Welcome to the think tank game, Sam Blakeslee.

The state senator from the Central Coast, a moderate Republican who is not running for re-election, recently announced the formation of the California Reform Institute. His think tank will have a focus: supporting California lawmakers who want to work across the aisle on reform legislation that the legislature can pass.

Talk about a narrow mandate.

Is there anyone such a think tank could serve? Is there anything it could work on? Or is this a think tank about nothing?

Those are real questions. In this partisan time, there simply are fewer and fewer state legislators who have any interest in working across the aisle and being bipartisan. Indeed, many of those more recently elected see their role as to take hard lines against compromise. That’s one reason why Blakeslee had such trouble politically. He was one of those inclined to compromise and bipartisanship – and he’s not running for re-election.

But the new think tank’s policy agenda would seem to be even narrower. Blakeslee was quoted by The Tribune of San Luis Obispo [LINK: http://www.sanluisobispo.com/2012/05/09/2061161/california-reform-institute-blakeslee.html]  as saying that his think tank would focus on reforms that would pass the legislature. The think tank “will not craft unrealistic proposals that the Legislature will never pass.”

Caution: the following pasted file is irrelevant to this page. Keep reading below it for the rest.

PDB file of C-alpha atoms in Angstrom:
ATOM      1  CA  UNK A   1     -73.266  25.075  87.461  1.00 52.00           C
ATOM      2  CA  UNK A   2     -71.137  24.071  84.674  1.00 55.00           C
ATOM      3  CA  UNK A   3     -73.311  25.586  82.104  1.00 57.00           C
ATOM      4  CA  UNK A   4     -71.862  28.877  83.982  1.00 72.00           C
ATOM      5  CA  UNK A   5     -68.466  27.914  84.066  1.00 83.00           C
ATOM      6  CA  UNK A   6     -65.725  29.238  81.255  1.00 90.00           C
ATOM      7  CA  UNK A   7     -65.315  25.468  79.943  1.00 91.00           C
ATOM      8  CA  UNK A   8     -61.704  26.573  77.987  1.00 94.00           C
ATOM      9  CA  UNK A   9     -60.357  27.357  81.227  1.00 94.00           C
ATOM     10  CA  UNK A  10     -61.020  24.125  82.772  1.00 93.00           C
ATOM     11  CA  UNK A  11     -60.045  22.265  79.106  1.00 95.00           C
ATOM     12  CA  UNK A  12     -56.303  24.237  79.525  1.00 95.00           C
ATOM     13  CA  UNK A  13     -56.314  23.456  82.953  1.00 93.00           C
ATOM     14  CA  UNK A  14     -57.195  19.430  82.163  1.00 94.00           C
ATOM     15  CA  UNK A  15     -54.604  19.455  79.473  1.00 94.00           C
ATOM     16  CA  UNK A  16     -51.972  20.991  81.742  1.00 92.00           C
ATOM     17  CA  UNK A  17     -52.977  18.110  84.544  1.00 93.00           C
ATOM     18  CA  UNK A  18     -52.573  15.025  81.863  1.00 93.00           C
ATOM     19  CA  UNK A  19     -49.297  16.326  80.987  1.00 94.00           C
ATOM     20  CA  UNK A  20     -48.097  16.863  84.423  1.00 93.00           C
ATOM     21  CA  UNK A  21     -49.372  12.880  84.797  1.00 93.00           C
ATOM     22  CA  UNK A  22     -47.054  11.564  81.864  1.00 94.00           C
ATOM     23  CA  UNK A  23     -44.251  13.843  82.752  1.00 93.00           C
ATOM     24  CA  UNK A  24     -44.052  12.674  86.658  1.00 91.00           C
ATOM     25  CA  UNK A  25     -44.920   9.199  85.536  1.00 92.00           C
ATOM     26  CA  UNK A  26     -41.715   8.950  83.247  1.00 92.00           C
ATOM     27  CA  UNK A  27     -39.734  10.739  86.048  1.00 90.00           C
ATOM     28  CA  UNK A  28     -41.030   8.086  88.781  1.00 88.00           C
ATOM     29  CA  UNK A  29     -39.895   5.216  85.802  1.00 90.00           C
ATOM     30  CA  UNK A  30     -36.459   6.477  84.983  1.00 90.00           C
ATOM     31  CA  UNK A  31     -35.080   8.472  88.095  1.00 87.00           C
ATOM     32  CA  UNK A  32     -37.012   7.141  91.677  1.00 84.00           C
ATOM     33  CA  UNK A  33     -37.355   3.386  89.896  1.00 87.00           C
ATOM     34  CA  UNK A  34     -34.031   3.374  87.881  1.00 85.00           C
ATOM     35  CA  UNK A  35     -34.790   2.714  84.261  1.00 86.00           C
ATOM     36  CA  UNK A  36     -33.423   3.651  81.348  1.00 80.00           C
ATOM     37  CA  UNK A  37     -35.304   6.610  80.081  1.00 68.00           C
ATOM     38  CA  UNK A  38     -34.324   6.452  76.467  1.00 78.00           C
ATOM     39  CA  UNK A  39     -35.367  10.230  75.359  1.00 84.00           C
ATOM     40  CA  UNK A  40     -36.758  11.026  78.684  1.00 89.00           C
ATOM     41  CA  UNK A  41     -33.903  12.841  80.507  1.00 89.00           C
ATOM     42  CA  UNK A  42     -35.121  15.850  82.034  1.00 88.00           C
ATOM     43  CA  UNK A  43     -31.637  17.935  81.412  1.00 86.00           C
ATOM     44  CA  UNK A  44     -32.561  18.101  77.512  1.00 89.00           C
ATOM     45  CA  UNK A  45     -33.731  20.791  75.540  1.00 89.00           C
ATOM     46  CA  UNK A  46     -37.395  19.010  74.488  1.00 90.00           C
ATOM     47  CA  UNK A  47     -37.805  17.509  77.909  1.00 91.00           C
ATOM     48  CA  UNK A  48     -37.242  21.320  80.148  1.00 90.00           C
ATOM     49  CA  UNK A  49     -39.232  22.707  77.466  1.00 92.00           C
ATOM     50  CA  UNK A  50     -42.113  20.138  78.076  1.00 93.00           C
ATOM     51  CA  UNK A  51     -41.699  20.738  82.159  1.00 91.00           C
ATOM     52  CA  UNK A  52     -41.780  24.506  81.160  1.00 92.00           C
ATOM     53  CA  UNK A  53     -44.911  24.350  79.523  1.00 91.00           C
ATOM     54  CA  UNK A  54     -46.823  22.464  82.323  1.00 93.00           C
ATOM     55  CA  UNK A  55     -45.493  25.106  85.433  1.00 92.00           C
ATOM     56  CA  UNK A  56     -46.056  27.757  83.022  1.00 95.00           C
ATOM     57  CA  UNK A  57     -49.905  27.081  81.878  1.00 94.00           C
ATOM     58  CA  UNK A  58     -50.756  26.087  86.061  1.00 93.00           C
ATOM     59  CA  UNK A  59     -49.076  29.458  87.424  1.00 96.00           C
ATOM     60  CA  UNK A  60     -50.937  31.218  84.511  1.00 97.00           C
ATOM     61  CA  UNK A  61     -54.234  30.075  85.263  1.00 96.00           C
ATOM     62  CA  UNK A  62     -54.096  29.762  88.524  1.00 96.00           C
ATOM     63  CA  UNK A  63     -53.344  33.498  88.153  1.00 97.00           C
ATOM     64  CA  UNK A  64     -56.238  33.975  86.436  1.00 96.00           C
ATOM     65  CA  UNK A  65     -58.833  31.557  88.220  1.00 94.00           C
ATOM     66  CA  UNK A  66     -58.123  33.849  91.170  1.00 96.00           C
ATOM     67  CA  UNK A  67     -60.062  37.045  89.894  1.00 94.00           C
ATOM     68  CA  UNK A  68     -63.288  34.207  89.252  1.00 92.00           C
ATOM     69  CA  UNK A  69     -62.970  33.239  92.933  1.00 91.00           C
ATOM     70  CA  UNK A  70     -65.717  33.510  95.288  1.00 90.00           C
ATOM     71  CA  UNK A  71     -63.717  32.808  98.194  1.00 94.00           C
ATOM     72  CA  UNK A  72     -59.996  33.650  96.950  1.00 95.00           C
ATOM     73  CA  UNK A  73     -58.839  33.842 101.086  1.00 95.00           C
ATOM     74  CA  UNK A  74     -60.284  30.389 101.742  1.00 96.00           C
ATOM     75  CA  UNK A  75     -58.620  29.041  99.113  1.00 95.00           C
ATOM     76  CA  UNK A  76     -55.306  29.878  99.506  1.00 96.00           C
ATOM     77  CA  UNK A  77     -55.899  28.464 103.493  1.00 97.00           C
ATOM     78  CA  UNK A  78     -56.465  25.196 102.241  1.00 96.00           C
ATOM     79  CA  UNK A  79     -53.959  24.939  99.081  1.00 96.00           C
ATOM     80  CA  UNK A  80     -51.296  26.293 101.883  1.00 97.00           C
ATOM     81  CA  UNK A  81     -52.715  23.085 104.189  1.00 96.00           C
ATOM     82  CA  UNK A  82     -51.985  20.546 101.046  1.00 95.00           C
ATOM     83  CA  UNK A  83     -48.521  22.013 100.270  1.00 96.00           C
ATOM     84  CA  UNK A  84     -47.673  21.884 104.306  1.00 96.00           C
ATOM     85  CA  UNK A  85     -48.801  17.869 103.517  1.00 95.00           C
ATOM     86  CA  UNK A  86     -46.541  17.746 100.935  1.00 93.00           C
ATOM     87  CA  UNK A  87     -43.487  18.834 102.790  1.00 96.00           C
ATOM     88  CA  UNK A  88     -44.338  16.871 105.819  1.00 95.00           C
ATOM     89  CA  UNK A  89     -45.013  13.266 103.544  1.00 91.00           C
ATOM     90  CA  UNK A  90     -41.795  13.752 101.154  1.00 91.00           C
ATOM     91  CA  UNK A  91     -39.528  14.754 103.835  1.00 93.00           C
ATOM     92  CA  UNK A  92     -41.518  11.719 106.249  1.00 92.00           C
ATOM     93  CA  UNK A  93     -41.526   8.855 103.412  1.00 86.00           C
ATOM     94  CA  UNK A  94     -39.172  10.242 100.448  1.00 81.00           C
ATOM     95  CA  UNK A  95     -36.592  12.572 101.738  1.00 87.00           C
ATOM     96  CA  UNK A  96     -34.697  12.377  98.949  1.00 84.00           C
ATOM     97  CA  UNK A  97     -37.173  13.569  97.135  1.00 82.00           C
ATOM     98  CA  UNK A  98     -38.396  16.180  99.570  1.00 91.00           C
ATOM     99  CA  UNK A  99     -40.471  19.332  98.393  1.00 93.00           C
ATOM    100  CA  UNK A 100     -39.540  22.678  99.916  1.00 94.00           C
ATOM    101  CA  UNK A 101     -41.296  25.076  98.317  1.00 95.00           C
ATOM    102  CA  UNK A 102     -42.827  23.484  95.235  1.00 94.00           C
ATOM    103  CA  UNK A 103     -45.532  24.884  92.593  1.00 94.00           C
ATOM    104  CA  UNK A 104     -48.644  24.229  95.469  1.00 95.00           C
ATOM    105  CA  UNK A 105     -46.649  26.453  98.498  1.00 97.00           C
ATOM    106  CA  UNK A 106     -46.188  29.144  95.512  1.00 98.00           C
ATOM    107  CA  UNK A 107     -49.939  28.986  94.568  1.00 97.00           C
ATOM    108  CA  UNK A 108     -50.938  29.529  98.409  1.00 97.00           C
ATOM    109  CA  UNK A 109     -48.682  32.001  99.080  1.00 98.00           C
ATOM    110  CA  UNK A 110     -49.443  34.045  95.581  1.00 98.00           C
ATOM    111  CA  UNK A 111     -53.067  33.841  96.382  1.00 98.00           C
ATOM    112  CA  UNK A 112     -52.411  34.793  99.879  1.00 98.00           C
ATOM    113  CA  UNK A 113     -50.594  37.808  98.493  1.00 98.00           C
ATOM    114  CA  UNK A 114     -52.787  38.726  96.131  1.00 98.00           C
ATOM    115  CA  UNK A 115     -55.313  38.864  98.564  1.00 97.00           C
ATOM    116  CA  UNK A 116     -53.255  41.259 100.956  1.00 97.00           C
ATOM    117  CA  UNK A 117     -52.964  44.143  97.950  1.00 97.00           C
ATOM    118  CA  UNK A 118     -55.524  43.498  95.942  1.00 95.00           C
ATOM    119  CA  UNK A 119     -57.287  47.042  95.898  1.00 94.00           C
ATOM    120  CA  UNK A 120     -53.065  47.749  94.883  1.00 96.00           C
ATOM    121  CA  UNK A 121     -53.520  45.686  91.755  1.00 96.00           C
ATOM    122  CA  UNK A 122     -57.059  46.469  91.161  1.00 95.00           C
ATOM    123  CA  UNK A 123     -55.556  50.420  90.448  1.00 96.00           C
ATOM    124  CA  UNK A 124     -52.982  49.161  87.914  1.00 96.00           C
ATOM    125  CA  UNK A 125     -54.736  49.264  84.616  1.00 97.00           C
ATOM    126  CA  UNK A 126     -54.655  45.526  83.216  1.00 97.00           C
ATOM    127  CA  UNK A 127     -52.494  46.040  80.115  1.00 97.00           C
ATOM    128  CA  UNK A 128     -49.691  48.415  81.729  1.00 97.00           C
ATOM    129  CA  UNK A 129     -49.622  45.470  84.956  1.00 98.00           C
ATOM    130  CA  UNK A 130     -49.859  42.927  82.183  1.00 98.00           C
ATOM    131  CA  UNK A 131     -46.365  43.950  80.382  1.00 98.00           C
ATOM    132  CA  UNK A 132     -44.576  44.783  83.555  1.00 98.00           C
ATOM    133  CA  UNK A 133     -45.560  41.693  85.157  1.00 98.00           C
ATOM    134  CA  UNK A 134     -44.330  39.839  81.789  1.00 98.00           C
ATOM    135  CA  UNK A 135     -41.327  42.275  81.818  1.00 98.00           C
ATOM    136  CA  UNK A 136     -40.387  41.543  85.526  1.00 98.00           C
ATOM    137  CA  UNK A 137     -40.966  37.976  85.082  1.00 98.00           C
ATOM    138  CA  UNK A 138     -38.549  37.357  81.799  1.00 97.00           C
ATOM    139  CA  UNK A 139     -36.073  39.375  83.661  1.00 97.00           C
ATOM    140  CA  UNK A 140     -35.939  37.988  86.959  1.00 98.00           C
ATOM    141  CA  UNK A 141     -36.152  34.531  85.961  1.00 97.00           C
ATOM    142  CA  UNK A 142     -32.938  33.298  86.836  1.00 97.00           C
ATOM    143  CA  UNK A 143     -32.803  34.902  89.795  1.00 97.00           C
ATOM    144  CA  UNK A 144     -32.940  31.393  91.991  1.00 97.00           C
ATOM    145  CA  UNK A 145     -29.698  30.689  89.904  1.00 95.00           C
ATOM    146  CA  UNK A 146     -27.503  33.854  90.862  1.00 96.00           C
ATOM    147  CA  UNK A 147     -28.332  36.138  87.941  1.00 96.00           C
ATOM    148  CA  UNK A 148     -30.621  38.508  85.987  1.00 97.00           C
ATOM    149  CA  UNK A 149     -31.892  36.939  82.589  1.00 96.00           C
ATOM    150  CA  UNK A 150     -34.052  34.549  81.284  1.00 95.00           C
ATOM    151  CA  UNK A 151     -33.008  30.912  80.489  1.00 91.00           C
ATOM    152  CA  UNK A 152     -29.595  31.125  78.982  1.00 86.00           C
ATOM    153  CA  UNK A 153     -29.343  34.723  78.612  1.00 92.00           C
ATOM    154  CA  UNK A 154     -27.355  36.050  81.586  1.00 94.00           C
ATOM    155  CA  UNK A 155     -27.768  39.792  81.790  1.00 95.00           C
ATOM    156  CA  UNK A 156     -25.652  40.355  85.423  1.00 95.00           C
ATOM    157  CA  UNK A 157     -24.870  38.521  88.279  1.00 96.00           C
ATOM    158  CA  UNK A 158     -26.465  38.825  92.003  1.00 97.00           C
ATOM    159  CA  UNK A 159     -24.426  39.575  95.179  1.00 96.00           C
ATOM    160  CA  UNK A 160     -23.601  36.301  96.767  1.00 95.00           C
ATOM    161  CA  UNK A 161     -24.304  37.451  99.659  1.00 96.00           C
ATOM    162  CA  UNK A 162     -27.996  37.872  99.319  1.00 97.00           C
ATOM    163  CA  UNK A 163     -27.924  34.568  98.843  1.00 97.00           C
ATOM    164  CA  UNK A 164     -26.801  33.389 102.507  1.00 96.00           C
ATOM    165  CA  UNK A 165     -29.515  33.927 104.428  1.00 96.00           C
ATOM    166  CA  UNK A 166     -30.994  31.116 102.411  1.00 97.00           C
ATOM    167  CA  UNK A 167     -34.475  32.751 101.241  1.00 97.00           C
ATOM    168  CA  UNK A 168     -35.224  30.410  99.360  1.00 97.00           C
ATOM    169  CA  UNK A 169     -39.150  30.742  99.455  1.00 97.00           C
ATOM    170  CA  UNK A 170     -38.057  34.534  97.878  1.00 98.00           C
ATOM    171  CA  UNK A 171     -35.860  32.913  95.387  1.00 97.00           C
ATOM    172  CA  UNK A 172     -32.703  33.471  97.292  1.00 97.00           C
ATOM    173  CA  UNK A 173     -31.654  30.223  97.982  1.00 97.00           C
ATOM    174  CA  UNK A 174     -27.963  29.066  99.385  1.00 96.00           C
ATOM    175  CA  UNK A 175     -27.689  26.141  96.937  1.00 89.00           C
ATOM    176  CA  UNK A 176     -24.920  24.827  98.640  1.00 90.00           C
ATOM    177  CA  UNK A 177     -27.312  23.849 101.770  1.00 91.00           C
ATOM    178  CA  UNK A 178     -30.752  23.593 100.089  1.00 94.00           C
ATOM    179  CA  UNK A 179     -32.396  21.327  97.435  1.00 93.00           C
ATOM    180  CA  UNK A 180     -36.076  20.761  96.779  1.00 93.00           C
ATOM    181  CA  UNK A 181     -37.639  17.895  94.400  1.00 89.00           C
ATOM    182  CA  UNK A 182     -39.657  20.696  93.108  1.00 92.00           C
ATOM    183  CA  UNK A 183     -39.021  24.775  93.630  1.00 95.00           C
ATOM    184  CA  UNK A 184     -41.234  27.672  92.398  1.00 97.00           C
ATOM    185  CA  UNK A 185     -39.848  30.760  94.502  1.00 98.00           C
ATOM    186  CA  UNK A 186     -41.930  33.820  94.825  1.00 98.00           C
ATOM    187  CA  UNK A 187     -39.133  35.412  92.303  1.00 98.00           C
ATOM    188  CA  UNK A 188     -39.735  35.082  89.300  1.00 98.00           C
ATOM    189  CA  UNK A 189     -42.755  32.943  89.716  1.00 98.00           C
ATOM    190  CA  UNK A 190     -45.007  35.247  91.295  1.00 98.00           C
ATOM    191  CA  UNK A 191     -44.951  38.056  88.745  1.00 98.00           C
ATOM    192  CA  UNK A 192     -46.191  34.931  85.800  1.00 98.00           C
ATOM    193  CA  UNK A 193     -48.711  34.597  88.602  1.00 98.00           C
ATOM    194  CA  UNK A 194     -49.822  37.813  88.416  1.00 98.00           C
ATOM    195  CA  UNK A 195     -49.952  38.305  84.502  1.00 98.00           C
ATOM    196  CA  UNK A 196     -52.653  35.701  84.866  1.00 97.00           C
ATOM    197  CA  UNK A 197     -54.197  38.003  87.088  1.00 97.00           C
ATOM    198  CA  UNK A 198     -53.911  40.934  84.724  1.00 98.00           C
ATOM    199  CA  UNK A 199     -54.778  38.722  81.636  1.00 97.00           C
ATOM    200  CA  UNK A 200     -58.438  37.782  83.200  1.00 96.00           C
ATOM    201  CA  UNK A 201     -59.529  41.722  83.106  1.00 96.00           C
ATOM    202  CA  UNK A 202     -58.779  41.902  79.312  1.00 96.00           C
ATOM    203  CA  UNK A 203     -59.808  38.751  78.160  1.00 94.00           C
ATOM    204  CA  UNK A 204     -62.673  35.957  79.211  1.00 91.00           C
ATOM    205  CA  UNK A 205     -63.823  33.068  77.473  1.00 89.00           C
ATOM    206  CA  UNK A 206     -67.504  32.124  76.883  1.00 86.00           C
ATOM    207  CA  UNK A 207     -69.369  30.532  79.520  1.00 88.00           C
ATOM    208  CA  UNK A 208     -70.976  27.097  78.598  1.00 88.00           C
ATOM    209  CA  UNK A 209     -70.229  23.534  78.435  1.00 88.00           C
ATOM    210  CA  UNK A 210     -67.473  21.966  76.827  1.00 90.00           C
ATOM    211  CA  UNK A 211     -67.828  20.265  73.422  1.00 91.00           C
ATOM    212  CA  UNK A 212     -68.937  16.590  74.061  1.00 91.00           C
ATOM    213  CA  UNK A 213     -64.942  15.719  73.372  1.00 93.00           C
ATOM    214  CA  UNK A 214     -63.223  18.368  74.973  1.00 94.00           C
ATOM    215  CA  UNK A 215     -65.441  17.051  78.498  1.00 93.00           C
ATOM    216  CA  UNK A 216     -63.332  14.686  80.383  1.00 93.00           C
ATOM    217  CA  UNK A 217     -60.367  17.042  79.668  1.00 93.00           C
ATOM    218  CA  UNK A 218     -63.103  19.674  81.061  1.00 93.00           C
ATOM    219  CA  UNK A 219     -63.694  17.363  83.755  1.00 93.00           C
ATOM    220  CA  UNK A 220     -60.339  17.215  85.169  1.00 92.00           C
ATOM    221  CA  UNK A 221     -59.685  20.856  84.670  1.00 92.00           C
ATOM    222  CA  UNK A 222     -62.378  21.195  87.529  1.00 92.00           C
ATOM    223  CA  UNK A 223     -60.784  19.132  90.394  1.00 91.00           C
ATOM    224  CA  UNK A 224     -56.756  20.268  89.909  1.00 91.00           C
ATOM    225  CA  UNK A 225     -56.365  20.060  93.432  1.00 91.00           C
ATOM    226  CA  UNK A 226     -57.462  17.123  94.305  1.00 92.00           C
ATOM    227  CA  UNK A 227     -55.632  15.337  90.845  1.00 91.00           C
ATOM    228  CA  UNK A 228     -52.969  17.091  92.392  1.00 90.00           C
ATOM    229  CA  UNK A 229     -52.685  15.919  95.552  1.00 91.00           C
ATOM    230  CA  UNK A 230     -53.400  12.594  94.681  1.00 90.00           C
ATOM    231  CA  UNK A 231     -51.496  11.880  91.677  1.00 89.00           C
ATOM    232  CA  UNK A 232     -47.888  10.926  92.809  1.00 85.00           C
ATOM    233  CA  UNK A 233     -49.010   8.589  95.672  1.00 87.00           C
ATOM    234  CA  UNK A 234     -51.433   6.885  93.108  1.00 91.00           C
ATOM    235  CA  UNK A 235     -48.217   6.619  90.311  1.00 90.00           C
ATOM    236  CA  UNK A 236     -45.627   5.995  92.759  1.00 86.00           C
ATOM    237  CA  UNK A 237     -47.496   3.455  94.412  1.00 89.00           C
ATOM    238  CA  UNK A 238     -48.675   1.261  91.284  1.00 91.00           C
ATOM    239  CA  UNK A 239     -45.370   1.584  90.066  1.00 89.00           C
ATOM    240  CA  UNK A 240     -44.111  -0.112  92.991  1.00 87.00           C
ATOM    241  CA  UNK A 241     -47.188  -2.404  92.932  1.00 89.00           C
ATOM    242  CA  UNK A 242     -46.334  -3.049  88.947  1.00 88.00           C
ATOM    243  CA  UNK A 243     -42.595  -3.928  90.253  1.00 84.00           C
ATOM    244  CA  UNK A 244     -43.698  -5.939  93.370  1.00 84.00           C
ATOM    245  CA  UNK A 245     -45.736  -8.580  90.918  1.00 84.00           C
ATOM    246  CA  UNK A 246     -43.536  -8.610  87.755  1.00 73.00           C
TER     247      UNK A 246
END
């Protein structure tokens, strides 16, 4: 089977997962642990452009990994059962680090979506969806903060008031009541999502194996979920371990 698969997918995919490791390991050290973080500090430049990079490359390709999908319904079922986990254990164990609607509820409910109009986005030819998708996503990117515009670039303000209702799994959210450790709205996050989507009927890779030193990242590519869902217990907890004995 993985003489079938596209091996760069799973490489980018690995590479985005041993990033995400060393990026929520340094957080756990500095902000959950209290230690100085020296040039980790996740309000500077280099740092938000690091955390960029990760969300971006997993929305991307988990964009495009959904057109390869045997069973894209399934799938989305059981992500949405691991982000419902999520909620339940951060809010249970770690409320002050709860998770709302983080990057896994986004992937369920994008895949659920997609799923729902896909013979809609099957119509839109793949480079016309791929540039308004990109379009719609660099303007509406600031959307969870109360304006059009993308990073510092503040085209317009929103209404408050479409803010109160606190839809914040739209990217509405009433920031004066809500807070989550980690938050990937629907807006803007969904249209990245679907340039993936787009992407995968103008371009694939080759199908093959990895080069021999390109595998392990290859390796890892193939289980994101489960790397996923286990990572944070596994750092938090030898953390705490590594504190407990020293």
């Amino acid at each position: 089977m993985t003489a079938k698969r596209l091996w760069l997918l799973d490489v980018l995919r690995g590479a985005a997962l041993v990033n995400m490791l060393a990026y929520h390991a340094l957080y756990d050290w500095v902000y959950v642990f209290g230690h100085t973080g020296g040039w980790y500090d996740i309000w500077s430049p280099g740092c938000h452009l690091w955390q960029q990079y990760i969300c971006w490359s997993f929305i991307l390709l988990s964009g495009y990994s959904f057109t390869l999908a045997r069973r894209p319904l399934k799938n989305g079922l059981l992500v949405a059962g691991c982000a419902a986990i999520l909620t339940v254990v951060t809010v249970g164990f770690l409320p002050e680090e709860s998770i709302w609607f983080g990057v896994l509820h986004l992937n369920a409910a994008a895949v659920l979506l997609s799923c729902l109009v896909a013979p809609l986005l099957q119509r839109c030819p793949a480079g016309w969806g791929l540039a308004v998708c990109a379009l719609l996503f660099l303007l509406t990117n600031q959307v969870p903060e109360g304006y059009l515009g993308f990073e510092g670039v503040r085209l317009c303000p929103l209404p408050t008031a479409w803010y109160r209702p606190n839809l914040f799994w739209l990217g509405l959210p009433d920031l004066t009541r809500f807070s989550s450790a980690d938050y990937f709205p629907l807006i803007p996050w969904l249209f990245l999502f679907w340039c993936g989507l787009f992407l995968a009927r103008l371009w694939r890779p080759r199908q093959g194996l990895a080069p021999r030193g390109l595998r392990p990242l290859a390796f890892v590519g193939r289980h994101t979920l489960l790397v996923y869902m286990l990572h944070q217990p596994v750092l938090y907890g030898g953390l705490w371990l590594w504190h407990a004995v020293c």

That sounds fine, but fails to recognize the hard truth. Serious fiscal and governance reforms that would change the California reality have no hope of passing the legislature. Because California’s system requires supermajority consensus for major changes. And such consensus is hard precisely because there are virtually no politicians willing to work across the aisle.

A better focus for Blakeslee’s think tank would be: figuring out how to remake California’s system so that it doesn’t depend on supermajority consensus and people working across the aisle. If there proves to be a way to involve the legislature in doing that, great. But that will require figuring out a way to appeal to strong partisans, not the small number of lawmakers in the middle.

All that said, it’s great to have another institution devoted to thinking about California’s problems. But Blakeslee would be wise to expand the charter and agenda of his new enterprise. Think bigger, Sam.